I came across this headline while taking my 10 pm break from charting patient visits from the nine hours I had just spent in the office. Why was I up charting at 10 pm, one might ask? Was there an important deadline? An unforeseen glut of extra work to accomplish? No. I was up working at 10 pm because I am usually up working at 10 pm. My employment contract pays me based on “patient contact hours” which does not account for all the time spent documenting, responding to requests, emails, refills, phone calls, reviewing labs, imaging, orders, referrals, consult notes and signing off electronically one by one on all the many verbal orders I have already given. COVID-19 has temporarily decimated the traditional “patient contact hour,” yet the humans under our care continue to need to be treated and managed, and we need to do it in a way that doesn’t threaten their lives, or ours, unnecessarily. Insurers’ workaround to make it possible for us to continue to do our jobs of helping people in the midst of a pandemic has begun to capture (via telemedicine), a little more specifically, the actual volume of work routinely required of us, well above and beyond (and currently largely replacing) the traditional “patient contact hour.” This shift has been a long time coming, and its expedited arrival has been admittedly messy.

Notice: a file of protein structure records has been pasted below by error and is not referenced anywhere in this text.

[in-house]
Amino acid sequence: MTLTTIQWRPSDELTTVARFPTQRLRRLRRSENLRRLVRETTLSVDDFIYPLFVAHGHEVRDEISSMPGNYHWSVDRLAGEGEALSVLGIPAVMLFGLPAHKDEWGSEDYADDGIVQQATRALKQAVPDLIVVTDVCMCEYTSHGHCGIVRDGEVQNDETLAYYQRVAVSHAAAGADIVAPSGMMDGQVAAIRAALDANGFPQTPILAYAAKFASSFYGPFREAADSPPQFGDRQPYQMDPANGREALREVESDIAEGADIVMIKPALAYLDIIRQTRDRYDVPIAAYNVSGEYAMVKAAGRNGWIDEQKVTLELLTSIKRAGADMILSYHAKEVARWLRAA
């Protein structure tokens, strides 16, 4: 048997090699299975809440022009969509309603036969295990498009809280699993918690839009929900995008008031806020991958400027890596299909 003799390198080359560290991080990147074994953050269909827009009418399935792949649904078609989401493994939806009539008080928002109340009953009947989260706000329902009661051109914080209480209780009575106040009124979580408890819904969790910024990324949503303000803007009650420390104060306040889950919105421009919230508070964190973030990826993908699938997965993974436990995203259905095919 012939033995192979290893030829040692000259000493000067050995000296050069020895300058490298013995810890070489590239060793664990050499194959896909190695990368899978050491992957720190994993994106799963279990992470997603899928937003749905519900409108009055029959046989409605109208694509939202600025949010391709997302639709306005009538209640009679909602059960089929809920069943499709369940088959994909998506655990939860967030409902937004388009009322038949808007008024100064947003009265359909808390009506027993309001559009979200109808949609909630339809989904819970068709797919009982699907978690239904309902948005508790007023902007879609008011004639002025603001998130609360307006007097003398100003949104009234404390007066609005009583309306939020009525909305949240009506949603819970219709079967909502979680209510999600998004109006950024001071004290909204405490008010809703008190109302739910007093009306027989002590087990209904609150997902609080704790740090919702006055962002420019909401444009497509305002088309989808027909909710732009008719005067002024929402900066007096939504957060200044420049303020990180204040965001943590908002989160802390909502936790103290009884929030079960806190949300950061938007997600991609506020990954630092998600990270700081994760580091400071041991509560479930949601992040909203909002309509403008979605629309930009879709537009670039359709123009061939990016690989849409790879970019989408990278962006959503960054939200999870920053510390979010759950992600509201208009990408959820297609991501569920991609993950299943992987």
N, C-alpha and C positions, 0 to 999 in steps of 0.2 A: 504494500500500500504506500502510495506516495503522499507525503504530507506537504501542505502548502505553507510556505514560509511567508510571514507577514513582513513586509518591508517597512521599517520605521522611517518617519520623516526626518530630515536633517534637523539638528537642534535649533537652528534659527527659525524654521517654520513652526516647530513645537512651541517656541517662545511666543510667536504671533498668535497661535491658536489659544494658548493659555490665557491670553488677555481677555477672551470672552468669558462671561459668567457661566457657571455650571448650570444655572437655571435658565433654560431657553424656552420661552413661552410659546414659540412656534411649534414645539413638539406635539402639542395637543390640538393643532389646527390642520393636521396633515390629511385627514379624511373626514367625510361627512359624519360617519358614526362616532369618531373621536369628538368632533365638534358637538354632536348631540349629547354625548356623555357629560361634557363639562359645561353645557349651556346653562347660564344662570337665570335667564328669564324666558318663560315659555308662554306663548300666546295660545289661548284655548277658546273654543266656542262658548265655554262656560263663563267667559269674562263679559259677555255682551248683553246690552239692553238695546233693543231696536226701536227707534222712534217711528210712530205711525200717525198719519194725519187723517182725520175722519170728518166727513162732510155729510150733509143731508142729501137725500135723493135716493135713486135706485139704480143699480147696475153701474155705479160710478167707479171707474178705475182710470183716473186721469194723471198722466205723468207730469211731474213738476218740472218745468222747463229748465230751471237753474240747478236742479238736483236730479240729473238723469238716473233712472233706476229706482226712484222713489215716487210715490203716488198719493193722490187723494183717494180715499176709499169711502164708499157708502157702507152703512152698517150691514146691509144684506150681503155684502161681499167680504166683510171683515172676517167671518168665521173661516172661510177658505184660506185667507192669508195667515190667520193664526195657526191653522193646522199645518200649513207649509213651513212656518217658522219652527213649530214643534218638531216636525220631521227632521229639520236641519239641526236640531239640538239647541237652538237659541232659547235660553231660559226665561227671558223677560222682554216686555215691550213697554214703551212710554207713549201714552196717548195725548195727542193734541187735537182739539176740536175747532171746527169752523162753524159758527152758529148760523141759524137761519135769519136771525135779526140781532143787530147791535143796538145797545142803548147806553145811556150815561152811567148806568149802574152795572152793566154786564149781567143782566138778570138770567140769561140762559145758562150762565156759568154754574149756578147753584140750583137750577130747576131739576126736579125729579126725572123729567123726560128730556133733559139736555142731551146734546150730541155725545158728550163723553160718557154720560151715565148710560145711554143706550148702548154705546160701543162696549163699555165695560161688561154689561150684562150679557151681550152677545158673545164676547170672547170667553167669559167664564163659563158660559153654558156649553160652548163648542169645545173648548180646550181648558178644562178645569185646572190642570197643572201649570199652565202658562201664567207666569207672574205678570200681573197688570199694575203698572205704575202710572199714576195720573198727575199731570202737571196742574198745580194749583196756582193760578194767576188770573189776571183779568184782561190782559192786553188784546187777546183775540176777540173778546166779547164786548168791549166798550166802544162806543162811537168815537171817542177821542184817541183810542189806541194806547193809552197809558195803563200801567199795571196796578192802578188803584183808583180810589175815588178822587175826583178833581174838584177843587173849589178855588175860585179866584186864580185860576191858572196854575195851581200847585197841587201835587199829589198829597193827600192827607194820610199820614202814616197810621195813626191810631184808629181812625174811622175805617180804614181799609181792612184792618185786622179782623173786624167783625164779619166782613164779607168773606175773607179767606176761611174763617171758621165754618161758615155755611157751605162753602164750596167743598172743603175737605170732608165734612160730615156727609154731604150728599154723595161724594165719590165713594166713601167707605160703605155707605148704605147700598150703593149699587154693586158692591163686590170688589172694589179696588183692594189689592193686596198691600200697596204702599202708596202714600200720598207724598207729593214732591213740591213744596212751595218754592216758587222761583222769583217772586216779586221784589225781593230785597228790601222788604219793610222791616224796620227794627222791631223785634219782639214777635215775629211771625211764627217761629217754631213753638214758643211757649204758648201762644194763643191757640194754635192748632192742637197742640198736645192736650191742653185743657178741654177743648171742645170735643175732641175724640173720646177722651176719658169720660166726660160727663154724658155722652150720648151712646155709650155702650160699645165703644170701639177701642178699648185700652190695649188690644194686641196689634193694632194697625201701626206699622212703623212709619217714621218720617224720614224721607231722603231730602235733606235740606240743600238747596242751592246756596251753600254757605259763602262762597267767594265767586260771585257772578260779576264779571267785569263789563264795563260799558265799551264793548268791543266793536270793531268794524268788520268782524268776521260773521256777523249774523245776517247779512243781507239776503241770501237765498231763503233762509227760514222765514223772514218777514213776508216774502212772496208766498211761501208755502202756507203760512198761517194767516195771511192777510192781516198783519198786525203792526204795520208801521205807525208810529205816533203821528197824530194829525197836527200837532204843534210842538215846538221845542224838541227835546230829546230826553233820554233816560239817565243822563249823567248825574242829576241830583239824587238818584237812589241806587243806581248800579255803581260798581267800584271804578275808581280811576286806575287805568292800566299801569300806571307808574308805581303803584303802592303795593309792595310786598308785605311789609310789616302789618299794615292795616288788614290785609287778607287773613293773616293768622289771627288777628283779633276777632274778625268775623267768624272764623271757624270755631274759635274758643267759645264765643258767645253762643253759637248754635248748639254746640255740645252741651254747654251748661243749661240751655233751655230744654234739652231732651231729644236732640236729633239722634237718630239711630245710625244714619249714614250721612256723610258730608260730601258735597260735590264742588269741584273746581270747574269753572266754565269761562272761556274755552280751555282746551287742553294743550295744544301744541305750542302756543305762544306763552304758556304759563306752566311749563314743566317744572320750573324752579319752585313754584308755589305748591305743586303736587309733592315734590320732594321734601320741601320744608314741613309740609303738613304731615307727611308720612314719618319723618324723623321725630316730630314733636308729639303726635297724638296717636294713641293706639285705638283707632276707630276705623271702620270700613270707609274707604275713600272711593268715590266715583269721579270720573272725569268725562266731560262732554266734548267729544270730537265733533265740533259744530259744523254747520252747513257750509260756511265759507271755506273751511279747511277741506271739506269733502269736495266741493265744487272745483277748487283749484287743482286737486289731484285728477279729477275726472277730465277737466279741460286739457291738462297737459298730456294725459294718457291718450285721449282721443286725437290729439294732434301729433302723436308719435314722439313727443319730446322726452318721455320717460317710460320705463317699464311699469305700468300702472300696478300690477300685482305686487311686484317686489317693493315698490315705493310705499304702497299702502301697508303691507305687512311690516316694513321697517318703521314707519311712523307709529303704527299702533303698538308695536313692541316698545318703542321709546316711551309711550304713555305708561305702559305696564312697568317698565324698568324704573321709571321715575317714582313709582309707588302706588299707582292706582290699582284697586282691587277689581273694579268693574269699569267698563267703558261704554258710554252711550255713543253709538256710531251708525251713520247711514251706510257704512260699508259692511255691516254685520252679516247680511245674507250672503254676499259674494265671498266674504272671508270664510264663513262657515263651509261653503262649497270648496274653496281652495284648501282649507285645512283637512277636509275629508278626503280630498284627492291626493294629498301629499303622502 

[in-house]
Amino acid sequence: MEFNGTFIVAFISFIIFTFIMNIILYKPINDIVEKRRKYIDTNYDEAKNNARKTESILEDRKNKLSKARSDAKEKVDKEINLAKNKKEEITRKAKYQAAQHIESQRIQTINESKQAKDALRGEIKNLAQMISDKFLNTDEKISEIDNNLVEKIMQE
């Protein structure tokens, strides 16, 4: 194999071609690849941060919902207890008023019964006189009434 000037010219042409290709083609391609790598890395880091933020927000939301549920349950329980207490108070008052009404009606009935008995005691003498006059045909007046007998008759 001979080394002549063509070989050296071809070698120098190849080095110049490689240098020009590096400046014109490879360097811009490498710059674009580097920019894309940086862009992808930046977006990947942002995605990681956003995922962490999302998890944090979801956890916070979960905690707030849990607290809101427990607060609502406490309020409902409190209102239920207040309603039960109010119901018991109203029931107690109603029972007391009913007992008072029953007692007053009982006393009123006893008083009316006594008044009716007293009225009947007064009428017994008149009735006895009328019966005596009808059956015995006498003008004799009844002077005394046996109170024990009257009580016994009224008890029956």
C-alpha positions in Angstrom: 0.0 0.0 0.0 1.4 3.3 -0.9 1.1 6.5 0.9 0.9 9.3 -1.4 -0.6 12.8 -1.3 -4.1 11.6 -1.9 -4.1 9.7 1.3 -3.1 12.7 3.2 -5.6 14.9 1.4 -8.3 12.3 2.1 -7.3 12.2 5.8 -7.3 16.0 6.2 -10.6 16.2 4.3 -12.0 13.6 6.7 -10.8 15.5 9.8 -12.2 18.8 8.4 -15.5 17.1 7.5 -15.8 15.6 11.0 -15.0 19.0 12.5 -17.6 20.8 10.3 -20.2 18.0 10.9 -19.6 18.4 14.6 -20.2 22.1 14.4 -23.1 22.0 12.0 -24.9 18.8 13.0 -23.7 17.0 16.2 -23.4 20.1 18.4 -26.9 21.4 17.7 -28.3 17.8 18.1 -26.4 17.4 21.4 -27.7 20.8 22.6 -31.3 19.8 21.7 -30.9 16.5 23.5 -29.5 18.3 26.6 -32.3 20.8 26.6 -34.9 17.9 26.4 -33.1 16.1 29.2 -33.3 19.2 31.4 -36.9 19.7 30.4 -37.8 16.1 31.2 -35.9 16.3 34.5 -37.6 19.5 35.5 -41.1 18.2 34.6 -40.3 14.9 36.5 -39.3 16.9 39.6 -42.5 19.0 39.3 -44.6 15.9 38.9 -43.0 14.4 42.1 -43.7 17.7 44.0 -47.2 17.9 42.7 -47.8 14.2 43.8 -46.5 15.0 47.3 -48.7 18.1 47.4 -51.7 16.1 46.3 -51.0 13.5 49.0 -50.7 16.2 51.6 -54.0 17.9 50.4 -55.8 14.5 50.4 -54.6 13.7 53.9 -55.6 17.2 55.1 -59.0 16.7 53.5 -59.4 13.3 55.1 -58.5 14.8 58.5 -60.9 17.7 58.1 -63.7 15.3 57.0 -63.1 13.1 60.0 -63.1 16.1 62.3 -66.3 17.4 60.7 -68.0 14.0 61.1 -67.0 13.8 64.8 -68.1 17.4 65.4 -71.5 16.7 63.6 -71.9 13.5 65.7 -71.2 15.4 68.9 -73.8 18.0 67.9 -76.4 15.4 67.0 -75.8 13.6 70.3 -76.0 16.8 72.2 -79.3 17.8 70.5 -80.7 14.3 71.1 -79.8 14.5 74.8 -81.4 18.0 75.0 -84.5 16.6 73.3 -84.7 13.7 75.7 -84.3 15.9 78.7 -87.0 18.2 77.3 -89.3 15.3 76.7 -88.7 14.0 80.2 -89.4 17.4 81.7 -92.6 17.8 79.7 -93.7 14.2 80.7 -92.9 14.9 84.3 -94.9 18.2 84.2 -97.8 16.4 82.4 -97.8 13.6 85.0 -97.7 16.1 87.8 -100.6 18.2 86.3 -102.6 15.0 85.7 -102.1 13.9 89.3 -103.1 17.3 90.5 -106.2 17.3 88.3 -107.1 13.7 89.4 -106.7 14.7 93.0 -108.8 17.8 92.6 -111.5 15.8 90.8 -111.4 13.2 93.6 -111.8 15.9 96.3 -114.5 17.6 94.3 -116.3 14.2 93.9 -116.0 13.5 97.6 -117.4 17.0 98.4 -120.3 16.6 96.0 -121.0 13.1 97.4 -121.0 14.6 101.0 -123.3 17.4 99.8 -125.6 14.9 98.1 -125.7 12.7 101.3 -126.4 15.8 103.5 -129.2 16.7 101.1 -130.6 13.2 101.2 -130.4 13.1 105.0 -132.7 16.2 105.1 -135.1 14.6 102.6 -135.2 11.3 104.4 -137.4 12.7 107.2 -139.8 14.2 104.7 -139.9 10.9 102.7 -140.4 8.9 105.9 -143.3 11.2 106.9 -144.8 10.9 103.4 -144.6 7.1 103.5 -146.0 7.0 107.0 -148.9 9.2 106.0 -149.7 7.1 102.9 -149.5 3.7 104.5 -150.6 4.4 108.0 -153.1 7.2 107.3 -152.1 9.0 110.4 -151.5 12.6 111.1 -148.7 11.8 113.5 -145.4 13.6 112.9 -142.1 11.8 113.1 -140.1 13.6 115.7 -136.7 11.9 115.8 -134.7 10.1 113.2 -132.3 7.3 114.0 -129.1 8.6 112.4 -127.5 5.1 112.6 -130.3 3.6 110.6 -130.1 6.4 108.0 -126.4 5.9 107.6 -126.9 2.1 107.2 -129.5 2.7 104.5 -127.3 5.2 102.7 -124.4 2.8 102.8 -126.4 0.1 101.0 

Yes, gone are the good old days of medicine, when I used to be a man, and could saunter into my office smoking a cigarette, scribble a note in a paper chart, scribble a script on my carbon copy script pad, and walk out of the office at the end of the day with all my paperwork complete. Gone are the days when the work of a doctor largely involved actually treating patients. Or rather, the work has morphed over time, as medicine has become ‘safer’ and electronic medical records have prevailed, where everything can now be recorded, checked, stored, tracked, and human error can be significantly reduced by making sure the doctor verifies knowledge of every order placed, every phone call had, every visit spent with every specialist and so forth and so on in an ever-growing list of tasks, uncompensated by employers yet often required by insurers for reimbursement. Our dedication to our patients is as strong and true as it ever was, yet now a global microbiological disaster has allowed for the broad expansion of a delivery method that compensates us for a fraction of this hidden work we have continued to do for far longer than the sum total of our work has comfortably allowed us to do for free. It also sets aside time in our schedules to more directly and sensitively respond to the plethora of patient questions that can now be asked directly to the source, instead of through volleys of phone messages relayed by overtasked medical assistants and nurses. The headline reads almost as a wistful farewell to another pleasantry of the good old days of medicine that’s been gobbled up by the inhuman machine of modern medicine, when in reality those “phone calls that used to be free” exemplifies to those in the know how it unfortunately took a global pandemic for the basic structure of medicine delivery to become a little more personal, a lot safer, and a lot more efficient for patients and for clinicians. There are several things to reminisce about in medicine these days, like free cafeteria meals for hospital house staff, like being able to actually test patients for those virulent diseases you suspect they might have, while being able to wear the personal protective equipment that would drastically reduce your risk of contracting said virulent disease. There are several things to reminisce about in medicine these days but honestly NPR, the free phone call isn’t one of them.